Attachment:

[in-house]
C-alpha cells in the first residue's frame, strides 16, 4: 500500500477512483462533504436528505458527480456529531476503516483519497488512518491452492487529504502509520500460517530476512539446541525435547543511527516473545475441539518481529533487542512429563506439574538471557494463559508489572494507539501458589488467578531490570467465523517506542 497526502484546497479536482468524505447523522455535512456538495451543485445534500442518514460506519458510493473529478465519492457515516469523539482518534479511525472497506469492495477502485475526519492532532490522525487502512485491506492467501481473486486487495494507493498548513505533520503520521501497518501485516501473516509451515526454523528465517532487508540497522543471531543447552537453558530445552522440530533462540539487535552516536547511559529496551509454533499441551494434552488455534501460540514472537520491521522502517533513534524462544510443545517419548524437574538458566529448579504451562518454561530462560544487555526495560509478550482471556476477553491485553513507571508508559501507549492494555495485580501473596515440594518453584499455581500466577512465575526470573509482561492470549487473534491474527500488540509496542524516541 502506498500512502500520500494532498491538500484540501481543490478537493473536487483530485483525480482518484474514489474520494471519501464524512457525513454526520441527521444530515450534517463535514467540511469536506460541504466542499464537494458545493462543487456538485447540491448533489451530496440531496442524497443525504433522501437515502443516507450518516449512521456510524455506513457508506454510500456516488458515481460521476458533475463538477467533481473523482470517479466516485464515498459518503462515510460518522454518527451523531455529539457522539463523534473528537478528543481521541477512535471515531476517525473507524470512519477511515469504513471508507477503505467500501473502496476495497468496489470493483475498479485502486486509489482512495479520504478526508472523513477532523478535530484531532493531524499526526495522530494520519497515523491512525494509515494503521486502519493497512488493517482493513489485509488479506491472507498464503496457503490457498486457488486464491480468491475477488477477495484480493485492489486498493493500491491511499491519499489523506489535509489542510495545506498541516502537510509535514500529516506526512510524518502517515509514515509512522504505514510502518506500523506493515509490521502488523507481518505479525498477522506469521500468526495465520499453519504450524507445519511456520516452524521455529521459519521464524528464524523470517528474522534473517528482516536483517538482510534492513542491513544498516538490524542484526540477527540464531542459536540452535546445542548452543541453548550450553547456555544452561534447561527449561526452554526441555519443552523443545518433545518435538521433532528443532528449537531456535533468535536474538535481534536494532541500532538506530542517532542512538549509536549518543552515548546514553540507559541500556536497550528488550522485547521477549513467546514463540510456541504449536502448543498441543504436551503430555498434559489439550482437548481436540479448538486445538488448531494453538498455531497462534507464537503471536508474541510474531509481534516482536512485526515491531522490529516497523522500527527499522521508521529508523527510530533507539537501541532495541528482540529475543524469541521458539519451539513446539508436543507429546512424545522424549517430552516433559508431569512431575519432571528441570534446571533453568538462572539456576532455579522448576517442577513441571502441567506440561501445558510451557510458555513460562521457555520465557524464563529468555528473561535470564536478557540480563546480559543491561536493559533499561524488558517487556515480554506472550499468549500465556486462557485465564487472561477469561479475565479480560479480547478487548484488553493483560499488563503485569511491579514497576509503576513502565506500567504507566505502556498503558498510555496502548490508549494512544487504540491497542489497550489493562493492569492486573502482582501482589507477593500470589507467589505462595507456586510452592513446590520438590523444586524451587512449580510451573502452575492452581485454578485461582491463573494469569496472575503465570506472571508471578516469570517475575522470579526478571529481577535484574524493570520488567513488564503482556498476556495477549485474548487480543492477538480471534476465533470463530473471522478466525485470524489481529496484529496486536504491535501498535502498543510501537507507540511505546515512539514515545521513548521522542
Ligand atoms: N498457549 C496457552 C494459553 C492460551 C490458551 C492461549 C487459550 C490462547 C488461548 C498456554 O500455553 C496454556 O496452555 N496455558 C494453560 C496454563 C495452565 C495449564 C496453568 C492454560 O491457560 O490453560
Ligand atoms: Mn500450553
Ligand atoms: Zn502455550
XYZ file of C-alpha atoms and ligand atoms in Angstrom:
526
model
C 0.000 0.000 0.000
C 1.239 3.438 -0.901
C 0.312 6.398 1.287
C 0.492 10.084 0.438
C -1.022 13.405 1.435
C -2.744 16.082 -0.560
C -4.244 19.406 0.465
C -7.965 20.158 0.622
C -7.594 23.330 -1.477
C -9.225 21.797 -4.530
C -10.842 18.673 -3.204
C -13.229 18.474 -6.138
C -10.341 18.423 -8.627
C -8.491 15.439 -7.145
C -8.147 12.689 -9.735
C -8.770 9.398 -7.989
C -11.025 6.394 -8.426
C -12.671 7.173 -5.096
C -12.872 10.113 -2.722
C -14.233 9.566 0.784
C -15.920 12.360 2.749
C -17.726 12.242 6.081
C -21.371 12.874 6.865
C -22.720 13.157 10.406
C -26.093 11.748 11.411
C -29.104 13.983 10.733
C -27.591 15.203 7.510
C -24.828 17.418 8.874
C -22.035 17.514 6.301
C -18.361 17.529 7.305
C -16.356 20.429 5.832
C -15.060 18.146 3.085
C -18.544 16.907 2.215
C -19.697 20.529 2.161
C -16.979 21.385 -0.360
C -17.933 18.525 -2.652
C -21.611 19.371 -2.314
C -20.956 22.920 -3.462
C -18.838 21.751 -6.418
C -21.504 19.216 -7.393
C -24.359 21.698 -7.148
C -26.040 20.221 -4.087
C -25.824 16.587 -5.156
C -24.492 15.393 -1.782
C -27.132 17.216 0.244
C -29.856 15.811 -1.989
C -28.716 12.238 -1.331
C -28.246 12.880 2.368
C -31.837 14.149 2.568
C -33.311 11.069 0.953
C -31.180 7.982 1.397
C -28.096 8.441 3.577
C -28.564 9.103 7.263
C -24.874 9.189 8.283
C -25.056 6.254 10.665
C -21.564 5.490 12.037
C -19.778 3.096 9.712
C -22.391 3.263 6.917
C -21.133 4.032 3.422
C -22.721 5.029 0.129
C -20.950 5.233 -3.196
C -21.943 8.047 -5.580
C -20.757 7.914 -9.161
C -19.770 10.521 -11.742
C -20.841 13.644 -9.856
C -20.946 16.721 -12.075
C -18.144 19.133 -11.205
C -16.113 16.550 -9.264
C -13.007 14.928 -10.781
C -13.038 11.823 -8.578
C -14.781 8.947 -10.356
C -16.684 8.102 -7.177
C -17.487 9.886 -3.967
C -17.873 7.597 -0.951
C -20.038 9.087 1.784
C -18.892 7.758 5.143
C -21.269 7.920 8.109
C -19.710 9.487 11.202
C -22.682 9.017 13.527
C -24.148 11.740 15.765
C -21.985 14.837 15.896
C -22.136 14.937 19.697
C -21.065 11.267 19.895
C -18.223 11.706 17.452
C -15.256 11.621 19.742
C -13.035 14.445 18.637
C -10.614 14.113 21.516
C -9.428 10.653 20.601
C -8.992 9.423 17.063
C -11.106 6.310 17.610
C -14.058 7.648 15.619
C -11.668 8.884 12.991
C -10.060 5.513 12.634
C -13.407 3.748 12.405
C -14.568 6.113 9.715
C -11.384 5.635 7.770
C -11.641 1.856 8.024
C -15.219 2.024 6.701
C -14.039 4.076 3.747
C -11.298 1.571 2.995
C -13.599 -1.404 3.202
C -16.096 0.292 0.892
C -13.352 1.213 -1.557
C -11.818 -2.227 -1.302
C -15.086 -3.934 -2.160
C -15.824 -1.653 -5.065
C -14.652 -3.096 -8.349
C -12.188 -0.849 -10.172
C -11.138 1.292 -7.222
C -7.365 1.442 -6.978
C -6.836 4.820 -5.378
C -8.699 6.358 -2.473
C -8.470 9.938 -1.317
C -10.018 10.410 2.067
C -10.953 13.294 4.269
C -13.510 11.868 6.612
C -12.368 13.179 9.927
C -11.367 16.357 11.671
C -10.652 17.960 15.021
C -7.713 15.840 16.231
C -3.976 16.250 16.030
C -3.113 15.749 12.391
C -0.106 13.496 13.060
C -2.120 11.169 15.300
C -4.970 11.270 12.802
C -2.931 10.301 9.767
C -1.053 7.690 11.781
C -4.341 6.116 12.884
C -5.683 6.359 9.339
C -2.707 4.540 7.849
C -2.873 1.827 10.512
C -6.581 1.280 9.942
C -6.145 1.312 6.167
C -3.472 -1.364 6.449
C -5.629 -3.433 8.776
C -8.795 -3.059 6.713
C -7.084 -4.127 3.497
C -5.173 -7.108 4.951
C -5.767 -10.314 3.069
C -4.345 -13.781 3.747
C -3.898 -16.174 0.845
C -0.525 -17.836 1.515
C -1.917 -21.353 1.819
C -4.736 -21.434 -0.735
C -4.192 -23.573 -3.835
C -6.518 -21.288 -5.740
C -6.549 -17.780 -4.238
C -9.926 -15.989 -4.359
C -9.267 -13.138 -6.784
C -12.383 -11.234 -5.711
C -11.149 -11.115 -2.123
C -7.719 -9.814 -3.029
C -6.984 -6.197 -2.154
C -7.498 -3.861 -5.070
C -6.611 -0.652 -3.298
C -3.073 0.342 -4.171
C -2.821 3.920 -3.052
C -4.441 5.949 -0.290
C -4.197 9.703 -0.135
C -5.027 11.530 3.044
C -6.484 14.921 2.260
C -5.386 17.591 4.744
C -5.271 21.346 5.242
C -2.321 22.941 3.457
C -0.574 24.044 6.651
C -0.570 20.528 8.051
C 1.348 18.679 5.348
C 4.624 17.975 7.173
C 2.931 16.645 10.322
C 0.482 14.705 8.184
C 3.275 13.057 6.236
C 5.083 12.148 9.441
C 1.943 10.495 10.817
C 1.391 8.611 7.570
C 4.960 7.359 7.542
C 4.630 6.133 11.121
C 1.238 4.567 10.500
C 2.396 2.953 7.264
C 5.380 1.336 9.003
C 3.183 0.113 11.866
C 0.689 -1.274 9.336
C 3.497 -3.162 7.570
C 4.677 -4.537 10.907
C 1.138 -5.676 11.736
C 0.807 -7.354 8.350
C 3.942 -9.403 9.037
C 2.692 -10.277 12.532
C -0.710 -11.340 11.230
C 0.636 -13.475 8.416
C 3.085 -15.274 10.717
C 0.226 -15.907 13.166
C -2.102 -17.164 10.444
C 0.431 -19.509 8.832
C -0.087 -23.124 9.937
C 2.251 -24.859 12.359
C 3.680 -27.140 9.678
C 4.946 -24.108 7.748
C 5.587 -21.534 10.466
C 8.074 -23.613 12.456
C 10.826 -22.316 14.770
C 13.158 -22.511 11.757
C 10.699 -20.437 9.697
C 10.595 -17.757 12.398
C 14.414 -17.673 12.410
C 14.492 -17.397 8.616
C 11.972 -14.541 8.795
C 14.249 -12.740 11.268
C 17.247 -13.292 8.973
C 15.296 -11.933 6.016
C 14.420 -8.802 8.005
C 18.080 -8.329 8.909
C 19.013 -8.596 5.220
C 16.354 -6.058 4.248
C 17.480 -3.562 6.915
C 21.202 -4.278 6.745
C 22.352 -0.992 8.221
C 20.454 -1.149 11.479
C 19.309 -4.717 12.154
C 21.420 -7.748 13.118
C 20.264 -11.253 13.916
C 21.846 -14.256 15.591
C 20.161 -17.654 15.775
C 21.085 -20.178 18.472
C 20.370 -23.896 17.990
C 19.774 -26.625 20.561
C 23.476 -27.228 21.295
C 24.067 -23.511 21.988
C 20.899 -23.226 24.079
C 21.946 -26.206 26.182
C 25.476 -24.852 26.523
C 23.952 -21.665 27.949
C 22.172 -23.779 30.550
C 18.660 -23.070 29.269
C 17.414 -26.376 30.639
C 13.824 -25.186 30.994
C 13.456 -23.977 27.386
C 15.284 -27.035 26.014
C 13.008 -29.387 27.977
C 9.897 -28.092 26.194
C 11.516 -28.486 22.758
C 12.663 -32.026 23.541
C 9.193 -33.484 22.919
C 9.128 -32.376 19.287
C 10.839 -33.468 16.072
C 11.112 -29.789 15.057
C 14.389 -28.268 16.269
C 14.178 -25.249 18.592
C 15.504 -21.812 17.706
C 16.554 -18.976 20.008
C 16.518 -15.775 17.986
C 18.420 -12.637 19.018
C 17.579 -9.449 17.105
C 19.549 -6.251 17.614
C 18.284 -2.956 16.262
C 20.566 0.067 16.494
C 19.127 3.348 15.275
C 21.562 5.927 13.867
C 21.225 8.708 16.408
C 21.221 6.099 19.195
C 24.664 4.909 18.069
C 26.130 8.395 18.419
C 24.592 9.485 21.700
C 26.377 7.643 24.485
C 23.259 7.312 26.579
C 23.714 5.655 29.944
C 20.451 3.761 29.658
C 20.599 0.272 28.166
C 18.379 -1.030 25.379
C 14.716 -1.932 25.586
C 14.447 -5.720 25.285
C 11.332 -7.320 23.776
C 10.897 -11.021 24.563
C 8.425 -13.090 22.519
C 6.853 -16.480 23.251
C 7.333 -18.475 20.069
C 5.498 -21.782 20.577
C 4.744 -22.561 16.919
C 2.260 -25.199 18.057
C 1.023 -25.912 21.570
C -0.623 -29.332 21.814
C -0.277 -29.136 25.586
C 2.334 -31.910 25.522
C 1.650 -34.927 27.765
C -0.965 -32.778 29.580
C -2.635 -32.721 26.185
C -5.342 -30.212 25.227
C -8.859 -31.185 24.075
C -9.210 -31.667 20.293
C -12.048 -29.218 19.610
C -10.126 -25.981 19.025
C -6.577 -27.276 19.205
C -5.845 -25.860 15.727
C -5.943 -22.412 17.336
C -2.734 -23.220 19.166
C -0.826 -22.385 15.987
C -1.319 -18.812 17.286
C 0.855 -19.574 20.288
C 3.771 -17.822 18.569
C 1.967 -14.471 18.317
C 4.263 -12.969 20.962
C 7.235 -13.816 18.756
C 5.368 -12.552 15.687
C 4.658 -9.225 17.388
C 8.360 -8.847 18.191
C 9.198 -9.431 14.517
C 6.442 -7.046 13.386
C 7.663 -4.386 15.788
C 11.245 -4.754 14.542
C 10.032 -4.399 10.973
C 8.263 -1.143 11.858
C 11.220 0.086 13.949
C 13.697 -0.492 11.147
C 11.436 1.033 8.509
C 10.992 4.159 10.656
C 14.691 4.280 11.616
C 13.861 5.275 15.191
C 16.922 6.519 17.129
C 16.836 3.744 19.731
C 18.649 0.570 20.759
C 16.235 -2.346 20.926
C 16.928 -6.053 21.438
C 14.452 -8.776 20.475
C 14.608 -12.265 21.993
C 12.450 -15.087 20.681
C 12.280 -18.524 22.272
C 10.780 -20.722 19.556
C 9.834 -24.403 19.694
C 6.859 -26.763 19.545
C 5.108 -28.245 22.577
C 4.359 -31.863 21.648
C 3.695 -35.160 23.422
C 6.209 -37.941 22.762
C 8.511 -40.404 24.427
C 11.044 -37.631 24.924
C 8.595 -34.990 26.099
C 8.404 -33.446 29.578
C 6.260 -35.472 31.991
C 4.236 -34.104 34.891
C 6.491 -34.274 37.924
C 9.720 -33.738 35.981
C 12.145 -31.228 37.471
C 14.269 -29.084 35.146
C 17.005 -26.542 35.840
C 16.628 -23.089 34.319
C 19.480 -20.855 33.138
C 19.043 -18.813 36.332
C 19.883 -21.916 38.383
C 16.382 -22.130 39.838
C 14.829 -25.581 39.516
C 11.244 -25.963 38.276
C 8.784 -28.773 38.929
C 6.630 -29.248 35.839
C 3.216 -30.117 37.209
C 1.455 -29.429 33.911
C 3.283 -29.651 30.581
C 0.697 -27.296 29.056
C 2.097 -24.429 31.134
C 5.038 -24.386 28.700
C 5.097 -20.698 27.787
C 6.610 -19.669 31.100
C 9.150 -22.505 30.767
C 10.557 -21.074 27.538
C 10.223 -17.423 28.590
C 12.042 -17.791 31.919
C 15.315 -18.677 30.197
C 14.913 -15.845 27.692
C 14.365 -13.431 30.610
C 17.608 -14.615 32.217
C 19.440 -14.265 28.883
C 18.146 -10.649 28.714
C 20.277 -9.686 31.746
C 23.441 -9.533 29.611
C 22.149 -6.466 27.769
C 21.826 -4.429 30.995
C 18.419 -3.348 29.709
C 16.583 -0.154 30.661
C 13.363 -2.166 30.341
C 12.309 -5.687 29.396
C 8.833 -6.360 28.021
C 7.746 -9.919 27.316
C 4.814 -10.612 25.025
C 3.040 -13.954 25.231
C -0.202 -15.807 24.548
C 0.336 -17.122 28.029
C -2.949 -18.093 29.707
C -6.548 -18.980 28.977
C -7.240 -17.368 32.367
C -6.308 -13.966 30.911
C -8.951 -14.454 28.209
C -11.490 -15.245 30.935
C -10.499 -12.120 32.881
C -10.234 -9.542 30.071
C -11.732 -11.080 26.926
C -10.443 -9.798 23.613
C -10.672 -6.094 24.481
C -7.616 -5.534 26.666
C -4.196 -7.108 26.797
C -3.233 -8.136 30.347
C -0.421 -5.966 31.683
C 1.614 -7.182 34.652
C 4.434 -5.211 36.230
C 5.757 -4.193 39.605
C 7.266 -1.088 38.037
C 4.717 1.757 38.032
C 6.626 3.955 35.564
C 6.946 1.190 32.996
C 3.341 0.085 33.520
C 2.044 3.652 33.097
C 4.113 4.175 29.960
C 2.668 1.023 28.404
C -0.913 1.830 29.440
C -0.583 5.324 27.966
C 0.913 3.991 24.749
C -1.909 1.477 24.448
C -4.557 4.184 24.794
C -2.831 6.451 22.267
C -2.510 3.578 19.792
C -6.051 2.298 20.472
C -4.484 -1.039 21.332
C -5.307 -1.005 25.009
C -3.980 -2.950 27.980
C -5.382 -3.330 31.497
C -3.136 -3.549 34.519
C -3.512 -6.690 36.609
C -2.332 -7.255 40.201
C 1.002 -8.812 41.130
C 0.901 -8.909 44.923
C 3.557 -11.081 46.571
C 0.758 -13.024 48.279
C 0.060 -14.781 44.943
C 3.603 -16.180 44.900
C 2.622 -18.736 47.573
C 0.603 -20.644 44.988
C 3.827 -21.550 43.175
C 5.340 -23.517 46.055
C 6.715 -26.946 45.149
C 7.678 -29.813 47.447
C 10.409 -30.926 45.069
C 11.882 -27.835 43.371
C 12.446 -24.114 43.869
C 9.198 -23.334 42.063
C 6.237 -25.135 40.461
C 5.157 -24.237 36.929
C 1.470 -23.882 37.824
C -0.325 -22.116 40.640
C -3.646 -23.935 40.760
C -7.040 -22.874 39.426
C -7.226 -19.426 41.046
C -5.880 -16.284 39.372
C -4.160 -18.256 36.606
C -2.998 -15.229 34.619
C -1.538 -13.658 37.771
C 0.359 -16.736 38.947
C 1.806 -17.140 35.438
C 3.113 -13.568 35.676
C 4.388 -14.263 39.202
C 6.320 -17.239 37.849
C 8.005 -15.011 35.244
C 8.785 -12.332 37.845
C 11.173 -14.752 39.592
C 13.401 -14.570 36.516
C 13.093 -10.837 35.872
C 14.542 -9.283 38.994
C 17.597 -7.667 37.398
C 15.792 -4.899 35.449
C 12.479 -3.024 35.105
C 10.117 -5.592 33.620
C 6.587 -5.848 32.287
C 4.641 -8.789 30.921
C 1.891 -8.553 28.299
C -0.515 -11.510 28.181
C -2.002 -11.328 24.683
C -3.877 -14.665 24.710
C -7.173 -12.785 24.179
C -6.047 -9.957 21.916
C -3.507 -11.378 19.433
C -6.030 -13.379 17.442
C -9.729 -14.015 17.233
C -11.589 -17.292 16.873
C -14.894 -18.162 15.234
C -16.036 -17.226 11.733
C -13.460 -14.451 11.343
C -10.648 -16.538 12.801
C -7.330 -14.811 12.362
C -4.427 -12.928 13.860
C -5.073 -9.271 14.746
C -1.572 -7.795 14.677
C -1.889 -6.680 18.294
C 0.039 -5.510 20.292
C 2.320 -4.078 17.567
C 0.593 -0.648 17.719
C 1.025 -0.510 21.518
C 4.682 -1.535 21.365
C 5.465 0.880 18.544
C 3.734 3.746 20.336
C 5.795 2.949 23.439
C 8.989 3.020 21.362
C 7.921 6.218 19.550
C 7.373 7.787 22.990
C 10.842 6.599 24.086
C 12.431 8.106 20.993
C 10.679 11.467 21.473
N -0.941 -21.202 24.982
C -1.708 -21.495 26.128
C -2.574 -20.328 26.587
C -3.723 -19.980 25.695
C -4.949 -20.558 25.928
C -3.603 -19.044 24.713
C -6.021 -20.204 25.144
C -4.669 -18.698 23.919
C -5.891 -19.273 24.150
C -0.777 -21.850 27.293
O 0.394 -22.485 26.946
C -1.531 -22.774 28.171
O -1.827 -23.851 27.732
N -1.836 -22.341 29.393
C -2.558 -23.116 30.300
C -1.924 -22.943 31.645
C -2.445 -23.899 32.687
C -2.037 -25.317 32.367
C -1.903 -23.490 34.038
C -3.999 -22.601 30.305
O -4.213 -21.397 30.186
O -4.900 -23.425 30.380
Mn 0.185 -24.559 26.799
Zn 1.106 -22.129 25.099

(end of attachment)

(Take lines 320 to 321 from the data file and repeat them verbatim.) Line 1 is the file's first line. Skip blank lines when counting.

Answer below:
C 13.697 -0.492 11.147
C 11.436 1.033 8.509